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Islamic Law (Shari'a) and the Jurisdiction of the International Criminal Court

  • MOHAMED ELEWA BADAR

Abstract

Although the International Criminal Court (ICC) has been mostly hailed as a victory, Islamic states still regard its application of international criminal-law norms with scepticism. The Rome Statute instructs the Court to apply general principles of law derived from national laws of legal systems of the world including the national laws of states that would normally exercise jurisdiction over the crime but, so far, the Court has relied purely upon Western inspiration and may fail to acquire the legitimacy to establish a universal system. Among the legal systems that are unjustifiably neglected by the ICC is the Islamic legal tradition. This paper argues that the principles of Islamic law are, for the most part, consistent with internationally recognized norms and standards, particularly those enshrined in the Rome Statute, and are on an equal footing with the common and Continental legal systems that are currently employed by the Court in the search for general principles of law.

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References

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1 R. B. Schlesinger, ‘Research on the General Principles of Law Recognized by Civilized Nations’, (1957) 51 AJIL 734, at 741.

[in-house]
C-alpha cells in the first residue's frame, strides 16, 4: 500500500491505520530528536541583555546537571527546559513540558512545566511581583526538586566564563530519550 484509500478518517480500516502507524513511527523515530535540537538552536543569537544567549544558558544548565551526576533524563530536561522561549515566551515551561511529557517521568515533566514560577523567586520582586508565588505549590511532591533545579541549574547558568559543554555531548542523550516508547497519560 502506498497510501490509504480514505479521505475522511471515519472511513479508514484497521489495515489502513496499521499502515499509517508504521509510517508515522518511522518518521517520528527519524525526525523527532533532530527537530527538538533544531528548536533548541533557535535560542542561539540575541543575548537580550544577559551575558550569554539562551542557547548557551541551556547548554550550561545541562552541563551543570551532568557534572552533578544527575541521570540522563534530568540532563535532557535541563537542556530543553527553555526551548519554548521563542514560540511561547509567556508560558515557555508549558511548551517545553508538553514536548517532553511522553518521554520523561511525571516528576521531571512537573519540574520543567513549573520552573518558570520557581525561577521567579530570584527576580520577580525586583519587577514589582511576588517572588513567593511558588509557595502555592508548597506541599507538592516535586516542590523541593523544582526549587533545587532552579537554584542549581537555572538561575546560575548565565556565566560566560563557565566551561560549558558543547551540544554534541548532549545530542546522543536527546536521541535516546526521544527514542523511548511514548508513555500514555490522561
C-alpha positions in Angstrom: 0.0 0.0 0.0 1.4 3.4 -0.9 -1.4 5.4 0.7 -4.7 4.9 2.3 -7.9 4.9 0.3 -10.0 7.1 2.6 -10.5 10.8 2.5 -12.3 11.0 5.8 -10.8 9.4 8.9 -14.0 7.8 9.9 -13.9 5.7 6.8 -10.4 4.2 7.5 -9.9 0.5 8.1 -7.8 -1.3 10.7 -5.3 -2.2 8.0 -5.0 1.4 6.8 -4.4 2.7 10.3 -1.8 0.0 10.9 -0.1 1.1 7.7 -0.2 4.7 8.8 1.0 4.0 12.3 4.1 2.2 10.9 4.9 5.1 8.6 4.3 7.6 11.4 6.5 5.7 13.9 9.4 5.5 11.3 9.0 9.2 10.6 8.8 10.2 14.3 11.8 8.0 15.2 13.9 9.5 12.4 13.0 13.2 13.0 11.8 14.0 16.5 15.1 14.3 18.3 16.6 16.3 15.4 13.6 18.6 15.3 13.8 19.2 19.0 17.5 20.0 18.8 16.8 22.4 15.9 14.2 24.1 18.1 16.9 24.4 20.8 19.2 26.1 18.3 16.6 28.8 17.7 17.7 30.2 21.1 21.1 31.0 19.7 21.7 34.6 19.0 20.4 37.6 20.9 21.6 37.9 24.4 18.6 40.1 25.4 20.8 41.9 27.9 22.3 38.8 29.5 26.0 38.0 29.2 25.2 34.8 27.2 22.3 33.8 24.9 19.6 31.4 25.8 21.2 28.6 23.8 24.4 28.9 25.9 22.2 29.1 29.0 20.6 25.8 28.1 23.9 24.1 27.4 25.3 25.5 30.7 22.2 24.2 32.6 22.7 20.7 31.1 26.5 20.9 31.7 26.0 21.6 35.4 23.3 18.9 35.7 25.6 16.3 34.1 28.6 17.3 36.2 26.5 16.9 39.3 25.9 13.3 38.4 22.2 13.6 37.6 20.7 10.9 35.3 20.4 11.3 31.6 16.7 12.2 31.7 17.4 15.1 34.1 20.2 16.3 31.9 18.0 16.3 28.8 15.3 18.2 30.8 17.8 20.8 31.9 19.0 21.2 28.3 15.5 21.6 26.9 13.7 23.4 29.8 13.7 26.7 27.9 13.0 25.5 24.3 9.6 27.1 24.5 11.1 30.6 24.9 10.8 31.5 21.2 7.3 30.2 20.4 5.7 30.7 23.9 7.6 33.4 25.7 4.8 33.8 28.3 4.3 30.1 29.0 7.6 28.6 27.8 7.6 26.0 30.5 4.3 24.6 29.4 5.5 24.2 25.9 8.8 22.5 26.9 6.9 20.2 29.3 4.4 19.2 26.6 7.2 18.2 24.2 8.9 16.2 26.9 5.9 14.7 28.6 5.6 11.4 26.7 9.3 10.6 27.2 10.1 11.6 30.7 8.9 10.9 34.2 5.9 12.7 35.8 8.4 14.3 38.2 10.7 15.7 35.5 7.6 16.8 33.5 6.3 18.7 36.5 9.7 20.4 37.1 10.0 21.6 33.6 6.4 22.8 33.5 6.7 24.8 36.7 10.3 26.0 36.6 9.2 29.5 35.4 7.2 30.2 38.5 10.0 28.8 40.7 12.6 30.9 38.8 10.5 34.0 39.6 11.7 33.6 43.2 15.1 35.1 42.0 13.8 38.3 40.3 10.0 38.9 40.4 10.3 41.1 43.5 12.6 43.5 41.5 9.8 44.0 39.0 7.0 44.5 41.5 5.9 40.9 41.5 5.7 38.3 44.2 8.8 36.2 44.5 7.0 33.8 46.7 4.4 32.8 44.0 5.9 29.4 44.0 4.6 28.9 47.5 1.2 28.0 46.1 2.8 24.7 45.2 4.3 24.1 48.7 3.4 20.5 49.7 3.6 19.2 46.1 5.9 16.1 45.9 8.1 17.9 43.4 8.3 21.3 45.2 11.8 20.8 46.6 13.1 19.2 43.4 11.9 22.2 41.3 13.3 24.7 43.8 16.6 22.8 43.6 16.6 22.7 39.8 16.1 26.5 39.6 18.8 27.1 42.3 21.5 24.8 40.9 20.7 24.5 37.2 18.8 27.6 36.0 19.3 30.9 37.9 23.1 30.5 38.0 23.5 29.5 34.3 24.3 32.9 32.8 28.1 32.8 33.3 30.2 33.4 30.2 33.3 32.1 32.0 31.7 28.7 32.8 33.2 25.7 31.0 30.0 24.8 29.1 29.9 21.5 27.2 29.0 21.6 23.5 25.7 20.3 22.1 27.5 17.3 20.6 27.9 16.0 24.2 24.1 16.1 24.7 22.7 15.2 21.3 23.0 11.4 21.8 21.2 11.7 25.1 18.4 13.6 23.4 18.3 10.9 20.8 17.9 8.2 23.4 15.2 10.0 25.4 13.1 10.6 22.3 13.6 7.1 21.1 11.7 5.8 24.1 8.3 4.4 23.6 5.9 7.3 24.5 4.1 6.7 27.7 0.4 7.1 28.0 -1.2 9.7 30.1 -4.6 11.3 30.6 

2 J. C. Ochoa, ‘The Settlement of Disputes Concerning States Arising from the Application of the Statute of the International Criminal Court: Balancing Sovereignty and the Need for an Effective and Independent ICC’, (2007) 7 International Criminal Law Review 3.

3 M. J. Kelly, ‘Islam and International Criminal Law: A Brief (In)Compatibility Study’, (2010) Pace International Law Review Online Companion, available at http://digitalcommons.pace.edu/pilronline/8.

4 Kamali, M. H., ‘Legal Maxims and Other Genres of Literature in Islamic Jurisprudence’, (2006) 20 Arab Law Quarterly 77; Badr, G., ‘Islamic Law: Its Relationship to Other Legal Systems’, (1978) 26 American Journal of Comparative Law 187.

5 Zahraa, M., ‘Characteristic Features of Islamic Law: Perceptions and Misconceptions’, (2000) 15 Arab Law Quarterly 168; see also D. Westbrook, ‘Islamic International Law and Public International Law: Separate Expressions of World Order’, (1993) 33 Virg. JIL 819.